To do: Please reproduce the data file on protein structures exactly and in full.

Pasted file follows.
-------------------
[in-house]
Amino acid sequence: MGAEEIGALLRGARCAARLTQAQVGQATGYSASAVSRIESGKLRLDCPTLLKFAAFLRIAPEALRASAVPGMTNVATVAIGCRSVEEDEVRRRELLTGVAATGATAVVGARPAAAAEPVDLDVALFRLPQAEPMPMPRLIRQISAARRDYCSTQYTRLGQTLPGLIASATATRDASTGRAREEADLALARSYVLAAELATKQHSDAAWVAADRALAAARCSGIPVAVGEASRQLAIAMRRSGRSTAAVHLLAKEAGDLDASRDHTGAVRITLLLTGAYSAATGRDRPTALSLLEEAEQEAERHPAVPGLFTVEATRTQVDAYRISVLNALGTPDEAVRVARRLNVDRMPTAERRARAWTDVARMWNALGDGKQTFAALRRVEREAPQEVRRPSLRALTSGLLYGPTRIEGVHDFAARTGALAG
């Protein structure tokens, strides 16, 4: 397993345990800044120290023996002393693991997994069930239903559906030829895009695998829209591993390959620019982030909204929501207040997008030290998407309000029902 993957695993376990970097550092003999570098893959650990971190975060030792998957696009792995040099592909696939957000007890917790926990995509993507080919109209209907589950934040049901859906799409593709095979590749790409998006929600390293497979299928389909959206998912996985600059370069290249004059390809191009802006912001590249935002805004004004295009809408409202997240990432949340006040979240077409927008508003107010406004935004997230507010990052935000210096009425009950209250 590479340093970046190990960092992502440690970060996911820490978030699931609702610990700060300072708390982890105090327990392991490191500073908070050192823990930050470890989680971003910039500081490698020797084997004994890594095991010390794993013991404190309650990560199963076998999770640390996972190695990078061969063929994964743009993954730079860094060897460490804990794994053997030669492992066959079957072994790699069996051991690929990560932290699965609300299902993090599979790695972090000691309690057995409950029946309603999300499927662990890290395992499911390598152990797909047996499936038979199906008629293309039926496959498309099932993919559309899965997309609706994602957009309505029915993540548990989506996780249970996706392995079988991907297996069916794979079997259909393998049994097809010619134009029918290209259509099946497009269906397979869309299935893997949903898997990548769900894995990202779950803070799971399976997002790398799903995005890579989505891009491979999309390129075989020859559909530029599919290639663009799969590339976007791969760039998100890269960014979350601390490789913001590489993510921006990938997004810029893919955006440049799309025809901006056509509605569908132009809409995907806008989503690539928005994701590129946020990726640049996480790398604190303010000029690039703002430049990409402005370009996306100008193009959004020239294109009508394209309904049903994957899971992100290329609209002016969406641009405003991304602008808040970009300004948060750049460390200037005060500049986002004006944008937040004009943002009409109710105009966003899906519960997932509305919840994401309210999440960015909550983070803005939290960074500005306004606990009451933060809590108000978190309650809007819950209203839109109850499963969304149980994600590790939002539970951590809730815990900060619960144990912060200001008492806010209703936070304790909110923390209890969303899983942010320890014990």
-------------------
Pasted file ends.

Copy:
[in-house]
Amino acid sequence: MGAEEIGALLRGARCAARLTQAQVGQATGYSASAVSRIESGKLRLDCPTLLKFAAFLRIAPEALRASAVPGMTNVATVAIGCRSVEEDEVRRRELLTGVAATGATAVVGARPAAAAEPVDLDVALFRLPQAEPMPMPRLIRQISAARRDYCSTQYTRLGQTLPGLIASATATRDASTGRAREEADLALARSYVLAAELATKQHSDAAWVAADRALAAARCSGIPVAVGEASRQLAIAMRRSGRSTAAVHLLAKEAGDLDASRDHTGAVRITLLLTGAYSAATGRDRPTALSLLEEAEQEAERHPAVPGLFTVEATRTQVDAYRISVLNALGTPDEAVRVARRLNVDRMPTAERRARAWTDVARMWNALGDGKQTFAALRRVEREAPQEVRRPSLRALTSGLLYGPTRIEGVHDFAARTGALAG
């Protein structure tokens, strides 16, 4: 397993345990800044120290023996002393693991997994069930239903559906030829895009695998829209591993390959620019982030909204929501207040997008030290998407309000029902 993957695993376990970097550092003999570098893959650990971190975060030792998957696009792995040099592909696939957000007890917790926990995509993507080919109209209907589950934040049901859906799409593709095979590749790409998006929600390293497979299928389909959206998912996985600059370069290249004059390809191009802006912001590249935002805004004004295009809408409202997240990432949340006040979240077409927008508003107010406004935004997230507010990052935000210096009425009950209250 590479340093970046190990960092992502440690970060996911820490978030699931609702610990700060300072708390982890105090327990392991490191500073908070050192823990930050470890989680971003910039500081490698020797084997004994890594095991010390794993013991404190309650990560199963076998999770640390996972190695990078061969063929994964743009993954730079860094060897460490804990794994053997030669492992066959079957072994790699069996051991690929990560932290699965609300299902993090599979790695972090000691309690057995409950029946309603999300499927662990890290395992499911390598152990797909047996499936038979199906008629293309039926496959498309099932993919559309899965997309609706994602957009309505029915993540548990989506996780249970996706392995079988991907297996069916794979079997259909393998049994097809010619134009029918290209259509099946497009269906397979869309299935893997949903898997990548769900894995990202779950803070799971399976997002790398799903995005890579989505891009491979999309390129075989020859559909530029599919290639663009799969590339976007791969760039998100890269960014979350601390490789913001590489993510921006990938997004810029893919955006440049799309025809901006056509509605569908132009809409995907806008989503690539928005994701590129946020990726640049996480790398604190303010000029690039703002430049990409402005370009996306100008193009959004020239294109009508394209309904049903994957899971992100290329609209002016969406641009405003991304602008808040970009300004948060750049460390200037005060500049986002004006944008937040004009943002009409109710105009966003899906519960997932509305919840994401309210999440960015909550983070803005939290960074500005306004606990009451933060809590108000978190309650809007819950209203839109109850499963969304149980994600590790939002539970951590809730815990900060619960144990912060200001008492806010209703936070304790909110923390209890969303899983942010320890014990």